I certainly am! Thanks Shaun, really appreciate the link. And it’s a great post; really teases out the threads and nuances of our situation. My current thinking on this is that we all have to find our resonance, but that this will change as we do; the risk lies in getting too comfortable. As long as we keep asking questions of ourselves we have a better chance of guarding against this and so managing to do what we can that’s right for us at any time. Which I suppose is all we can hope for. Really should say this (or preferably something more eloquent) in your comments; will go there next!

  13. Catherine says:

    Hi Vanessa,

    I’ve just discovered your blog from Shaun’s links, and reading ‘Divided and Resolved’ struck so many chords with thoughts that have been nagging or inspiring me of late. Especially what you write about the condition of being always, still, both inside and outside dominant society; what that makes of us all in our lives and psyches, and what are the ways to open beyond that, towards something other than try to solve ‘problems’ always in the same unquestioned mindset that created them.

    Mostly, I’m delighted to pick up from this thread that you’ll be at the Uncivilization festival this year as I will be too, and hope we might have a chance to meet and talk there and see what resonates beyond.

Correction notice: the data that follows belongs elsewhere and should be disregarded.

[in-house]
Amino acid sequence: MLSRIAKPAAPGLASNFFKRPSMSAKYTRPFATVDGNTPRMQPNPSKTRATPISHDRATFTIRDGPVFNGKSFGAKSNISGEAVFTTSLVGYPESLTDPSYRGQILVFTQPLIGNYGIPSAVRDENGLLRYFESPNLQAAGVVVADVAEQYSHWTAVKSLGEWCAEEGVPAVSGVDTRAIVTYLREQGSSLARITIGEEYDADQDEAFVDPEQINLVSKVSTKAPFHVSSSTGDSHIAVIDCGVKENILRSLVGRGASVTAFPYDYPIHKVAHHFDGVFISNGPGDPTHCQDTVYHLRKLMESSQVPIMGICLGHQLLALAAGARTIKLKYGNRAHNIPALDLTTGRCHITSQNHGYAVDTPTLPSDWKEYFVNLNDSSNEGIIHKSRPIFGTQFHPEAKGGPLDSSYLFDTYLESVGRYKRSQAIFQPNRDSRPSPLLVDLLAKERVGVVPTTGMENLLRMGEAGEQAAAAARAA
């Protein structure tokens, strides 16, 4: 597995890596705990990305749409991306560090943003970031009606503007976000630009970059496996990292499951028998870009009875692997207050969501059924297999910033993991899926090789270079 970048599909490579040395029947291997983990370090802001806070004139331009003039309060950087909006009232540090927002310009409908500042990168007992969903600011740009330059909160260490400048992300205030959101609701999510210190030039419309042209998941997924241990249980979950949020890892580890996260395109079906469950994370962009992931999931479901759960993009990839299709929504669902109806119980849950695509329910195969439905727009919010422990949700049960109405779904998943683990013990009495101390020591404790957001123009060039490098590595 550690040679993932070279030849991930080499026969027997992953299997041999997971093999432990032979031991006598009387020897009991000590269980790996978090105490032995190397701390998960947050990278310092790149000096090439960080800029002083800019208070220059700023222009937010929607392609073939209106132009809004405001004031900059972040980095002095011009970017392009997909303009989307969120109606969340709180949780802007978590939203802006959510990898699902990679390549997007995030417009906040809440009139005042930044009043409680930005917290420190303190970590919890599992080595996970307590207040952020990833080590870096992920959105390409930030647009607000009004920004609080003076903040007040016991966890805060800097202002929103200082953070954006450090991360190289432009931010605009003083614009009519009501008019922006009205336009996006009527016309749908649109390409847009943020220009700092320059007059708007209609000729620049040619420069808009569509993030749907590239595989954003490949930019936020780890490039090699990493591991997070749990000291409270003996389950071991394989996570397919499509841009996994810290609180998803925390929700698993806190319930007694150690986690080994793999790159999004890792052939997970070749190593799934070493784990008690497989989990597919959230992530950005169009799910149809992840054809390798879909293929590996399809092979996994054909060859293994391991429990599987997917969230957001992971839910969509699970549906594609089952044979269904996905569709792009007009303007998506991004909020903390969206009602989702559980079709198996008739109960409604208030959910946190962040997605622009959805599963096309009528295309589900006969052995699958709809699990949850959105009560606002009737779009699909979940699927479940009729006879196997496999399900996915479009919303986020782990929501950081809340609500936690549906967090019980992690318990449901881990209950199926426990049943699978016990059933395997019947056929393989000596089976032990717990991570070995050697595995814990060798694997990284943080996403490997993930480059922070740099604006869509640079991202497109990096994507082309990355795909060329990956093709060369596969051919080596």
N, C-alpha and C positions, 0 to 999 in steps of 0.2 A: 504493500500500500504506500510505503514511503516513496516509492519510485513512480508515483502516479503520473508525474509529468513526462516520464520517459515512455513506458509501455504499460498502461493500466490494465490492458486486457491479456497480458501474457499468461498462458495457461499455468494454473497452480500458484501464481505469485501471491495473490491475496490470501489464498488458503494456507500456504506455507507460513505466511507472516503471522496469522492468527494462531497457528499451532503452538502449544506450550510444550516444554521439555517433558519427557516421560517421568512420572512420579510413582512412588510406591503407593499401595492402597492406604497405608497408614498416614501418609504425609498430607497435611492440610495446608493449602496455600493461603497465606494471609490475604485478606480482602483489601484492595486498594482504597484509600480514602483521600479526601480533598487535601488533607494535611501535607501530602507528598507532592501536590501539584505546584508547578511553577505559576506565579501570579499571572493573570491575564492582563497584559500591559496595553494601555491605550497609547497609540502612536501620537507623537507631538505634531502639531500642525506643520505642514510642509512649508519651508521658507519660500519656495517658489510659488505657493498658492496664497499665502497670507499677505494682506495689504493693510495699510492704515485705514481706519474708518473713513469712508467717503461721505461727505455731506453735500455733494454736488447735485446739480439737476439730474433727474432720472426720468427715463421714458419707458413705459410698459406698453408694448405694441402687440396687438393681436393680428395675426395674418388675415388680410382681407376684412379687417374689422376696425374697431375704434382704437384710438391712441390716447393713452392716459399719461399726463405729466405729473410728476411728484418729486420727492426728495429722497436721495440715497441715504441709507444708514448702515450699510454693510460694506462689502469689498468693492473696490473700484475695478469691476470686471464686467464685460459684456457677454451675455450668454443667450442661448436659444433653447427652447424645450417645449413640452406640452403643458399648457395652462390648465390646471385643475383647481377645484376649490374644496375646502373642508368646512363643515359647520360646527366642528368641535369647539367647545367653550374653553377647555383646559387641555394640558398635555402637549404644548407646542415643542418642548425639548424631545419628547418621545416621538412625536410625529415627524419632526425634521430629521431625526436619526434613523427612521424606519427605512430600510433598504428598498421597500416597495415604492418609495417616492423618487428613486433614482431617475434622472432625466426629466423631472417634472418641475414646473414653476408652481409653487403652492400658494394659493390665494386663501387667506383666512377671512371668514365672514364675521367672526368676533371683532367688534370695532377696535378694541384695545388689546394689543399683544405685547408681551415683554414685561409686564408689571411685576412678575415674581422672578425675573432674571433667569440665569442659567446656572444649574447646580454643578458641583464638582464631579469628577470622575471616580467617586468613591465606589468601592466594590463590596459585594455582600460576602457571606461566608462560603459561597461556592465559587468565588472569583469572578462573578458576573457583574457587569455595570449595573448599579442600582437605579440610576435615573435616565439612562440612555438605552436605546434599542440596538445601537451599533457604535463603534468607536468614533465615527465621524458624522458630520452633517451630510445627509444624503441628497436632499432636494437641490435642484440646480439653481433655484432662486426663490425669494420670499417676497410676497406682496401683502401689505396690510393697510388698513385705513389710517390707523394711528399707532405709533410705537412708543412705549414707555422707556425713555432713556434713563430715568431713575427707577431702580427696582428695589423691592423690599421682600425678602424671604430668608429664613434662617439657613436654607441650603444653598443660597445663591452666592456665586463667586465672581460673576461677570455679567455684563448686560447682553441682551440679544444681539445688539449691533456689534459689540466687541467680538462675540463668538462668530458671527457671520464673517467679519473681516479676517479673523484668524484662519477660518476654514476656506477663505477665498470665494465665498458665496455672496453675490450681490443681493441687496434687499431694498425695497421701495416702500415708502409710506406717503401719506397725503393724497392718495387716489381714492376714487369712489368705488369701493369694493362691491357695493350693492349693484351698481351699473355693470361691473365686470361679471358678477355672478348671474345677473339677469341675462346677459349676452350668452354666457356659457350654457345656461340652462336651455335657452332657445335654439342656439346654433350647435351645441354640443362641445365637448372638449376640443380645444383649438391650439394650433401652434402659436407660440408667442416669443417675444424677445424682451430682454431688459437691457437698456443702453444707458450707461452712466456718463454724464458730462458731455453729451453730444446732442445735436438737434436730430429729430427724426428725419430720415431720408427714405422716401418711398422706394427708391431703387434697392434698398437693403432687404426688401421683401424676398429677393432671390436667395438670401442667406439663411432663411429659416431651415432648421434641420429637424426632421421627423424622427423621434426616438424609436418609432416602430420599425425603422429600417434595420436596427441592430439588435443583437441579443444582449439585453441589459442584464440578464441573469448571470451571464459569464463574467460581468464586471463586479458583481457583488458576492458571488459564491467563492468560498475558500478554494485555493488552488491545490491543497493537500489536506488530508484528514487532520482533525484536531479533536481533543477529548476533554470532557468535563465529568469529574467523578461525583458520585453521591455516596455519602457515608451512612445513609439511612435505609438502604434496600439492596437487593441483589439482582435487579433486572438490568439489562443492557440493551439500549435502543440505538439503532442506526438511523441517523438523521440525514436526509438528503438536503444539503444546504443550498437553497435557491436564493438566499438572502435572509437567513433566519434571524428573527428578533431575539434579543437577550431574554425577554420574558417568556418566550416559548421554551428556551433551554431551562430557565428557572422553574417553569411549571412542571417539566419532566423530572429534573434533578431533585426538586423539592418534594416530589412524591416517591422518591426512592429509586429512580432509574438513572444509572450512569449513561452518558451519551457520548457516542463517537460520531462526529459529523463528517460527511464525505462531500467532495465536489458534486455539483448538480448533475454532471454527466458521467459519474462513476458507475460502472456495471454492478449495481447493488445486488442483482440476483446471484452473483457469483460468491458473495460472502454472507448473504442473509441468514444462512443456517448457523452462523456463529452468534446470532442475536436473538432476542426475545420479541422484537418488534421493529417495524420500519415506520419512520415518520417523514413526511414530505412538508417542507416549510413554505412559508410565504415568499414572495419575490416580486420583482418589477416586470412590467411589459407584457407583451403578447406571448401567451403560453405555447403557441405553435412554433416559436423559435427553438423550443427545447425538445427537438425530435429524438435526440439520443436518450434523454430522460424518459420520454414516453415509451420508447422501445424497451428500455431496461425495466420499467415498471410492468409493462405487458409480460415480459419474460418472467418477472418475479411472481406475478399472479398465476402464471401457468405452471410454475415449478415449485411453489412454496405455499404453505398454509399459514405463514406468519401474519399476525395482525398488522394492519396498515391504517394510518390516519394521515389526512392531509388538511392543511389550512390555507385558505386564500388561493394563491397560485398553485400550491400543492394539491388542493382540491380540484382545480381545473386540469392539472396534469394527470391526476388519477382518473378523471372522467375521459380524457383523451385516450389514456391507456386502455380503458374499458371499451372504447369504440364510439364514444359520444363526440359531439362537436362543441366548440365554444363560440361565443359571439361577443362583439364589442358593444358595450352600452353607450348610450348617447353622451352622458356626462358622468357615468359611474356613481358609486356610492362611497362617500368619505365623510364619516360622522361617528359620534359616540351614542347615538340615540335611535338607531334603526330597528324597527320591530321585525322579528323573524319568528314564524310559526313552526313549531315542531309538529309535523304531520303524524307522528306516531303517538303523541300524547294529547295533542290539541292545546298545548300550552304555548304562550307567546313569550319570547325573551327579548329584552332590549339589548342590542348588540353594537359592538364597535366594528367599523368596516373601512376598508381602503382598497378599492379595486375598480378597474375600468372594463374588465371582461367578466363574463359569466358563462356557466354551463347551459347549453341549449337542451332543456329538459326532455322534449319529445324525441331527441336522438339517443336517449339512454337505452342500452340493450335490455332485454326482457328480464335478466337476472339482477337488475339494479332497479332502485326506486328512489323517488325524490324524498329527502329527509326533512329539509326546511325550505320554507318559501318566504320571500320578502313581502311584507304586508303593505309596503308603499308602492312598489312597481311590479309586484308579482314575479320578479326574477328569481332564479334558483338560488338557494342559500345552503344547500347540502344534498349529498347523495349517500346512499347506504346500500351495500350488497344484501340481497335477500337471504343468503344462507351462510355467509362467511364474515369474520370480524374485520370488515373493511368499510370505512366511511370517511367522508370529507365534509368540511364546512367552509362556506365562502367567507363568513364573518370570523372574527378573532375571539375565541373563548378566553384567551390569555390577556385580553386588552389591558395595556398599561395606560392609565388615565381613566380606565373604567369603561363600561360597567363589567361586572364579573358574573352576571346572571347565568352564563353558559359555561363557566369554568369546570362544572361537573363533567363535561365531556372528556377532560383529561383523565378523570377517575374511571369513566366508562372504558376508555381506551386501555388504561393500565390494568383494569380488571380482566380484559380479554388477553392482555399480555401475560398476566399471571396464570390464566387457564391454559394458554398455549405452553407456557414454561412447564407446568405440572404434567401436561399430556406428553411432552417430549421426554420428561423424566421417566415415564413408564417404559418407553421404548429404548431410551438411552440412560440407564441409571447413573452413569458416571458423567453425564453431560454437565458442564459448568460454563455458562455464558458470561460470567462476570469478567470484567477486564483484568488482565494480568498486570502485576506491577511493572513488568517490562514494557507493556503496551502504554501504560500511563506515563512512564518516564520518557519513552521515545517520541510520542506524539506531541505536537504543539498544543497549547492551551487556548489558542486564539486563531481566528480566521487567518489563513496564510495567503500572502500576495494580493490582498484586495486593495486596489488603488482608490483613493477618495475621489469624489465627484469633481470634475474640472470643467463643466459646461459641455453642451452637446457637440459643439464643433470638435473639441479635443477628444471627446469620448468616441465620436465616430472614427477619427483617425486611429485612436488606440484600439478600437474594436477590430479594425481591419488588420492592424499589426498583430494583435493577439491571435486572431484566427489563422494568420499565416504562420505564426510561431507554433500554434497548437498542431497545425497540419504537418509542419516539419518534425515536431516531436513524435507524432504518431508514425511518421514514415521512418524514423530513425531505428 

Also, this is a complete wild card mind, but I wondered if this might be of interest to you to know about: Steve Wheeler is organising a meetup in London in July with a grand vision of trying to pull together social and environmental justice struggles, and actually push to create alternative multi-level social structures using locality and network technology:

    http://steelweaver.tumblr.com/post/6555903174/building-a-modular-thought-tank

    Well, that’s what I think it’s essentially about; I need to read it a few more times :)

    All in all, good to have discovered your writing, and looking forward to catching up with back reading and your permaculture journey (way to go)

    All best wishes,

    Cat x

  14. Vanessa says:

    Hi Cat,

    Thank you for your comment and for reading my blog! Delighted to have struck some chords. That article triggered the largest response of any (much by private email and not all of it favourable). It’s interesting what happens when you put your heart on the line.

    A big plus, and a relief too, is how it’s led to ‘meeting’ online a few people who identify with those feelings and questions. So it’s great to hear from you (and apologies for the delay in responding). And I would very much like to meet up at Uncivilisation. If you’d like to drop me a line (there’s an email address in the contact page) we can perhaps exchange numbers etc.

    I’ve had a look at Steve Wheeler’s initiative – wow. Amazing stuff but like you I need to read a few times to assimilate properly. I think it’s something I’d like to be part of (and I don’t say that very often) but I likely won’t be able to escape in July. I’ll keep tabs on it.

    Had a look at your blog(s) too and really enjoyed your writing. I especially identify with the place between stories. I think I’ve been in one of those for a couple of years now – got all this stuff in my head and not sure what to do with it – at least not if I’m to make some kind of living in this twisted economy at the same time, which it appears I need to do. The eternal conflict, I suppose!

    Very best wishes to you too and hope we get to meet up :-)
    Vanessa x